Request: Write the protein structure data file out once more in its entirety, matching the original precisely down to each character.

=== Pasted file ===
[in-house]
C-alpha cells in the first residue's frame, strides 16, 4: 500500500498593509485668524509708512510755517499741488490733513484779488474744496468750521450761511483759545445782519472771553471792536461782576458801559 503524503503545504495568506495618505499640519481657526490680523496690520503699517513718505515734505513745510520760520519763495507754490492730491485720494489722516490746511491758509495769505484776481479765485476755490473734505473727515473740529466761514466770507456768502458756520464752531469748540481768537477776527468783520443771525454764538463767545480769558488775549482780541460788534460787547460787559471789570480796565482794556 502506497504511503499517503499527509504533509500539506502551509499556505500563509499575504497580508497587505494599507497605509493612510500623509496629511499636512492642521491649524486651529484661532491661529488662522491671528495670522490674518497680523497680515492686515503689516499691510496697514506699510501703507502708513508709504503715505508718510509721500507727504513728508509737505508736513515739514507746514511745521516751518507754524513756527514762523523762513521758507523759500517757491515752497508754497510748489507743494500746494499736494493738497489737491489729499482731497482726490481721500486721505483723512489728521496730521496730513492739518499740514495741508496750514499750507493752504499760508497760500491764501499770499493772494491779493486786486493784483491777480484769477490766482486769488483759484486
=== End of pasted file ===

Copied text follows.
[in-house]
C-alpha cells in the first residue's frame, strides 16, 4: 500500500498593509485668524509708512510755517499741488490733513484779488474744496468750521450761511483759545445782519472771553471792536461782576458801559 503524503503545504495568506495618505499640519481657526490680523496690520503699517513718505515734505513745510520760520519763495507754490492730491485720494489722516490746511491758509495769505484776481479765485476755490473734505473727515473740529466761514466770507456768502458756520464752531469748540481768537477776527468783520443771525454764538463767545480769558488775549482780541460788534460787547460787559471789570480796565482794556 502506497504511503499517503499527509504533509500539506502551509499556505500563509499575504497580508497587505494599507497605509493612510500623509496629511499636512492642521491649524486651529484661532491661529488662522491671528495670522490674518497680523497680515492686515503689516499691510496697514506699510501703507502708513508709504503715505508718510509721500507727504513728508509737505508736513515739514507746514511745521516751518507754524513756527514762523523762513521758507523759500517757491515752497508754497510748489507743494500746494499736494493738497489737491489729499482731497482726490481721500486721505483723512489728521496730521496730513492739518499740514495741508496750514499750507493752504499760508497760500491764501499770499493772494491779493486786486493784483491777480484769477490766482486769488483759484486